Catch Me If You Can
To disclose or not to disclose, that is the question!
A recent Family Court Judgment delivered in April 2016 serves as a timely reminder for those professionals advising people immediately following a separation regarding disclosure of all assets to their former spouses.
The basic facts of the case were:
- The husband and wife for married for 31 years and had three adult children;
- The husband refused to fully disclose his financial circumstances;
- The Court found that contributions between the parties were equal during the marriage;
- The net assets available for distribution between the parties was approximately $1,200,000.00;
- The husband withdrew over $600,000.00 in joint funds immediately following separation and then claimed $495,000.00 of it was used to repay a debt;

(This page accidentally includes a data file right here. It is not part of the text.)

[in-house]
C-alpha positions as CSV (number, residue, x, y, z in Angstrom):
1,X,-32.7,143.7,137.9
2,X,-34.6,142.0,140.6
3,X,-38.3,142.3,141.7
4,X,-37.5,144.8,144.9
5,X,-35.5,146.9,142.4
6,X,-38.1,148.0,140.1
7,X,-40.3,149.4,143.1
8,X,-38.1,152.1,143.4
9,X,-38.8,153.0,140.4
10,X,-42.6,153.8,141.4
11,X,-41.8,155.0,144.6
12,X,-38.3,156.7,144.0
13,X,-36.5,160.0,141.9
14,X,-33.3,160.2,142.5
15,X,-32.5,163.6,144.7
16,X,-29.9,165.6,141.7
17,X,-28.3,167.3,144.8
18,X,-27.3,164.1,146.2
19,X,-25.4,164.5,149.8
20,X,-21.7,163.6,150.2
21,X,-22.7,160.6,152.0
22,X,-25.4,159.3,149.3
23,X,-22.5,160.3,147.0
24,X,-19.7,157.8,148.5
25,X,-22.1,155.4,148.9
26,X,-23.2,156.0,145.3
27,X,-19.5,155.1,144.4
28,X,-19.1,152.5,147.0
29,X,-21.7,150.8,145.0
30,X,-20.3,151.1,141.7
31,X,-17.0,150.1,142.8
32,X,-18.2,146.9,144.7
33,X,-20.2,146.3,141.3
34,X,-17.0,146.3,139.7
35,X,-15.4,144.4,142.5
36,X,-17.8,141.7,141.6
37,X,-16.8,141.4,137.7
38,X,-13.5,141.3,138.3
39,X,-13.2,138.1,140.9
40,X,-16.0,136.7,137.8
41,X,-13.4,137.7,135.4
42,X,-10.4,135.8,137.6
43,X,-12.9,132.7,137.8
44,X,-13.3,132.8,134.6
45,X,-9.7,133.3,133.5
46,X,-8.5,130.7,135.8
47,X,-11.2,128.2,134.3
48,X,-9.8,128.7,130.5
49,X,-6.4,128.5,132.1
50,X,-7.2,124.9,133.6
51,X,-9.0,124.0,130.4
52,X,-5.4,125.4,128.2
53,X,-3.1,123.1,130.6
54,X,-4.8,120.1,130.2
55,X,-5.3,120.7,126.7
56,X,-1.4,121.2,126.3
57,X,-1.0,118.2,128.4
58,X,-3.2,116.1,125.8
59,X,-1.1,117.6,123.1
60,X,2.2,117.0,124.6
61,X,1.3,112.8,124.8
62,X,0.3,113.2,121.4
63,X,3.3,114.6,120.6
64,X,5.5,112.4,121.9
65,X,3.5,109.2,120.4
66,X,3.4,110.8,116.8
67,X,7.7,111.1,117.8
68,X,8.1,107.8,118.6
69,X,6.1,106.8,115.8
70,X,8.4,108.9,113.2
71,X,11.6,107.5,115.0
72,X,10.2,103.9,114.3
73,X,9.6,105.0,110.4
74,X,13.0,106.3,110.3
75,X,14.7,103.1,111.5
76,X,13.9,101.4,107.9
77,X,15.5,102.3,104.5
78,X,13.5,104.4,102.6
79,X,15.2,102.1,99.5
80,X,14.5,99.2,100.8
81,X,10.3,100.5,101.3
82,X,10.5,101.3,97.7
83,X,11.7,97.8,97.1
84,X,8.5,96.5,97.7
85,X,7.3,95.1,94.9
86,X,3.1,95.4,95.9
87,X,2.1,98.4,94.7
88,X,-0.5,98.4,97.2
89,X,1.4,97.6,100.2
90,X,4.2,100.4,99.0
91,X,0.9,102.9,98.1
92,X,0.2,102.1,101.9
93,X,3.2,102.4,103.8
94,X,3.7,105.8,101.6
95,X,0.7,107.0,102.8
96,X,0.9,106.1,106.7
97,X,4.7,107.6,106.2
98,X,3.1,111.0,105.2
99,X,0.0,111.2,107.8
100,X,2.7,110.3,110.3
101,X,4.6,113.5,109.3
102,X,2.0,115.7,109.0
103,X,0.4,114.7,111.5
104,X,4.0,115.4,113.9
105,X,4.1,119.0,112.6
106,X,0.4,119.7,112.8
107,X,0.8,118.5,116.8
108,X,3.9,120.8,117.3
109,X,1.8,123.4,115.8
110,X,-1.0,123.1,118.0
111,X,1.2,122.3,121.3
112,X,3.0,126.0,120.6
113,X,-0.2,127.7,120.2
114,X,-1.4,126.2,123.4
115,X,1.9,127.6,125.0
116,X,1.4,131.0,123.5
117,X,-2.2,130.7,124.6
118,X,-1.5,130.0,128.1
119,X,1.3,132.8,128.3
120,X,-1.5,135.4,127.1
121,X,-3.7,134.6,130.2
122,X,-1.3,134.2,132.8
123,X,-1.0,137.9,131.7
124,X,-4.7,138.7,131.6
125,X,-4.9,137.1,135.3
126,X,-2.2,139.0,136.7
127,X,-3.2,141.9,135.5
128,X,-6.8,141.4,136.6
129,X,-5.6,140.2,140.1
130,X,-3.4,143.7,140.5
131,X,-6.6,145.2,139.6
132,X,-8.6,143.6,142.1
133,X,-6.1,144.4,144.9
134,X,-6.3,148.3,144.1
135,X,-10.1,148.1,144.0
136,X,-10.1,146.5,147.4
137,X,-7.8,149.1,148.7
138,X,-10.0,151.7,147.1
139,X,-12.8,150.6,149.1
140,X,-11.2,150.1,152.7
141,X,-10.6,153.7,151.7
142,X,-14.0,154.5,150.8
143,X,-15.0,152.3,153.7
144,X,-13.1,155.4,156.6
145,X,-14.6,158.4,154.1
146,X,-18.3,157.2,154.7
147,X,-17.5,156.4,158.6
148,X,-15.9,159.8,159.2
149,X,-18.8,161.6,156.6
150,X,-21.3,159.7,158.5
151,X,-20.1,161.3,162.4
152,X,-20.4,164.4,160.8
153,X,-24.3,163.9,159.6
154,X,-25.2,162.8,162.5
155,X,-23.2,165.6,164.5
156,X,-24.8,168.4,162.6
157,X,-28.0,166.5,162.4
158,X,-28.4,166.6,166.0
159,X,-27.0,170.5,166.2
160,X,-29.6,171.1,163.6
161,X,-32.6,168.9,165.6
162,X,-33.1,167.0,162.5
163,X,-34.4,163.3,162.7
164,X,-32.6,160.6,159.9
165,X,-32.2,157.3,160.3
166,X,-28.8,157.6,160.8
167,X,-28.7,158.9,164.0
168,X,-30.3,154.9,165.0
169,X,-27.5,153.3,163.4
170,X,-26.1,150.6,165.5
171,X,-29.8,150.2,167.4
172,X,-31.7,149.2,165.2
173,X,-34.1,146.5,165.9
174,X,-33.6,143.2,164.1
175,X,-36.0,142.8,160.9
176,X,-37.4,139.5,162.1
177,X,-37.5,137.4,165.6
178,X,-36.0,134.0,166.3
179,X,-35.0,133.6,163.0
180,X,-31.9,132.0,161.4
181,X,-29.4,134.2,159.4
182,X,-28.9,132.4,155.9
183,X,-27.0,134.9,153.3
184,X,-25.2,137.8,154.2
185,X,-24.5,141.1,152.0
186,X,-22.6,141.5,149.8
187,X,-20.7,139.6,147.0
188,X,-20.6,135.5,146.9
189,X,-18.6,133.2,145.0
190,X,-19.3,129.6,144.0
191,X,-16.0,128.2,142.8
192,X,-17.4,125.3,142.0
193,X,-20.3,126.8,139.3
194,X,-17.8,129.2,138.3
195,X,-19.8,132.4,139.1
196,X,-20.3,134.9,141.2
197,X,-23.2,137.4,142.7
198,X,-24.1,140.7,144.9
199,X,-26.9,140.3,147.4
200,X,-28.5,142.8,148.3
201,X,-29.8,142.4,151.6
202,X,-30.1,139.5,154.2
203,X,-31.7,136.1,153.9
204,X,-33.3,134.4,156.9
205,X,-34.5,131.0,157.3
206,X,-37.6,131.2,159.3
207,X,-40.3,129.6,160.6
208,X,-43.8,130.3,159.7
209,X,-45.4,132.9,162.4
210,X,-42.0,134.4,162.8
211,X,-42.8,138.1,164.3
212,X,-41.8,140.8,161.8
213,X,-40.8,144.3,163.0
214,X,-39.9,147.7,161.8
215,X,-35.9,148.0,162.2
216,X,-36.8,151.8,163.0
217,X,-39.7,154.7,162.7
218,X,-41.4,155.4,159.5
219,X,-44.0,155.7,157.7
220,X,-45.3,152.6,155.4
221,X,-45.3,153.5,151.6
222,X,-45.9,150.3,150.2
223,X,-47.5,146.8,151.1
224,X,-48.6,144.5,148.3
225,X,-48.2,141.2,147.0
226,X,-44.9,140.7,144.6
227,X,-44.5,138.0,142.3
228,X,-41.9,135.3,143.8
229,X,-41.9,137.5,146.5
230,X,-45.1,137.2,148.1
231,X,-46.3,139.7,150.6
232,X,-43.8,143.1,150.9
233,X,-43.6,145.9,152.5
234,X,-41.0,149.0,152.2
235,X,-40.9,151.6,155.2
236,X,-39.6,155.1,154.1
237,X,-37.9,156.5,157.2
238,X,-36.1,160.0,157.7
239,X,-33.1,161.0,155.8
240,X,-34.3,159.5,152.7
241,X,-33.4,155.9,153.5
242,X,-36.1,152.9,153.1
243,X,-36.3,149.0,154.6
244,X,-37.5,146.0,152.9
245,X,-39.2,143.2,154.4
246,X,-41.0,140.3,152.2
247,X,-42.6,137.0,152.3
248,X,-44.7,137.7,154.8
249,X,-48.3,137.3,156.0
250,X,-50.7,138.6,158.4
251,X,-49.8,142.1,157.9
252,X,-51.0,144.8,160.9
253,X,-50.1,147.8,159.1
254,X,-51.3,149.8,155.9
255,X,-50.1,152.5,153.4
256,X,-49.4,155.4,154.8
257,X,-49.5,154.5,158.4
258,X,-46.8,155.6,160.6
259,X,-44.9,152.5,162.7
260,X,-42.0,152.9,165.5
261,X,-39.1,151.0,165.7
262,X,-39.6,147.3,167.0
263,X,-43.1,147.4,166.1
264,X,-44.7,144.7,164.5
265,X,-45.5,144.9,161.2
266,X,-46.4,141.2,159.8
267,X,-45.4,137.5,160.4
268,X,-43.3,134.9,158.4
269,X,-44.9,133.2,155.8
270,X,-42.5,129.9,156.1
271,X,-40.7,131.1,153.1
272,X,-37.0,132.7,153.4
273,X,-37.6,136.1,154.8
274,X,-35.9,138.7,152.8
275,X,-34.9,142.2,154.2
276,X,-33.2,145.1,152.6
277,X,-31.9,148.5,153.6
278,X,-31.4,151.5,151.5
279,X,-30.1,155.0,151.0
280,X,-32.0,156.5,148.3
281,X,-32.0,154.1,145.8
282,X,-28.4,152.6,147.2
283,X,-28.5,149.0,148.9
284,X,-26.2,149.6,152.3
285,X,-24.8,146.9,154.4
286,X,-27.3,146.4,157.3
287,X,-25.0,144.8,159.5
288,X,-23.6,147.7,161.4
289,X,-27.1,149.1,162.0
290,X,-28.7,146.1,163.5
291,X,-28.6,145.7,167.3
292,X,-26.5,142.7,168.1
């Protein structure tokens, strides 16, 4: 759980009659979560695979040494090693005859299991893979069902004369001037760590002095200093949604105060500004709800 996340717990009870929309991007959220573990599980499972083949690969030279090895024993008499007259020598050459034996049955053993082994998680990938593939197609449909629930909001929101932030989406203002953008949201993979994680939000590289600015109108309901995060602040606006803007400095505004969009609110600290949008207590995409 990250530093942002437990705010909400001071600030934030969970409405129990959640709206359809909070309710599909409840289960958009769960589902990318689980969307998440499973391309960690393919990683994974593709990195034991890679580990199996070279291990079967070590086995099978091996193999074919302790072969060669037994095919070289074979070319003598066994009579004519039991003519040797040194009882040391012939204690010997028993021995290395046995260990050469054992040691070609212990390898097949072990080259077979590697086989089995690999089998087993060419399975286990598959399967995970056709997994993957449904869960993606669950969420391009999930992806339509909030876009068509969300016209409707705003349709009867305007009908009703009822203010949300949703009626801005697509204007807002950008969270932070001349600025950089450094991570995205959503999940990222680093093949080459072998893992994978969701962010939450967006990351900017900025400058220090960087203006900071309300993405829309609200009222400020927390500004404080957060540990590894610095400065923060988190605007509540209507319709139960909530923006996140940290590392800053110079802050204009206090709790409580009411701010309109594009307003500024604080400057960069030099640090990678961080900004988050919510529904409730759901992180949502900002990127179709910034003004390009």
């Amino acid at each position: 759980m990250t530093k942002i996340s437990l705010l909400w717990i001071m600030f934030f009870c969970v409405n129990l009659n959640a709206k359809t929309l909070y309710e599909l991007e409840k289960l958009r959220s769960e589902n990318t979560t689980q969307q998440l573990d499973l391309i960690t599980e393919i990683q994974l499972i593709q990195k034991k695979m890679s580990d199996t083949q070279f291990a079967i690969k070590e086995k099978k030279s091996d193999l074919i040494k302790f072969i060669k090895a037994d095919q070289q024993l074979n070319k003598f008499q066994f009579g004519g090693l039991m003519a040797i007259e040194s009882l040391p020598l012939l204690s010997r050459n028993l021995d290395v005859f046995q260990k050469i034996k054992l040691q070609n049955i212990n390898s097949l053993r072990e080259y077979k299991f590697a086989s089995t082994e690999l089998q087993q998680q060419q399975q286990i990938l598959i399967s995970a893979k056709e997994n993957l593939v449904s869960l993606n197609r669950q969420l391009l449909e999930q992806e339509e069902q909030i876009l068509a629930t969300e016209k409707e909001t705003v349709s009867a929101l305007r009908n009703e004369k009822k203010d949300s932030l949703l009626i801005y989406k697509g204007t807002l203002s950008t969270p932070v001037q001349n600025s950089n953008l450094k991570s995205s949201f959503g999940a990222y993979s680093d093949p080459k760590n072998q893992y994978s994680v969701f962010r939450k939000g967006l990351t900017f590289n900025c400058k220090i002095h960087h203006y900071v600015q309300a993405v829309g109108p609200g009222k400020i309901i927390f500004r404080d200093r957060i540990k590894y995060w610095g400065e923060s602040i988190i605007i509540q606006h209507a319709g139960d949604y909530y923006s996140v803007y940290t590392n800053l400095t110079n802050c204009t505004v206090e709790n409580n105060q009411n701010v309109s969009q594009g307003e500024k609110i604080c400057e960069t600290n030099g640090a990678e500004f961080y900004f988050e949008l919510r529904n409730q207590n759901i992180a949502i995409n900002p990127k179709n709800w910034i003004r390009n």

- The Court found that the husband deliberately failed to make full financial disclosure and much of the evidence he gave was not believable and when challenged, he prevaricated and dissembled and refused to point to any documents that would assist the Court in establishing the existence of a $495,000.00 debt he said existed at separation.
In the end, because of the husband’s lack of financial disclosure and because of the poor impression he left upon the Trial Judge, the wife’s evidence was preferred and a five percent (5%) adjustment was awarded in favour of the wife with the effect that the assets would be divided 55:45 in favour of the wife.
All of the money that the husband refused to account for was treated as monies already had and obtained by the husband and added to his side of the balance sheet.
This case is an important reminder that when first speaking to clients who have recently separated to remind them of their obligation to make full and frank disclosure of their financial position or risk having significant adverse findings made against them and potentially adverse outcomes in the event of a Judge’s decision being required.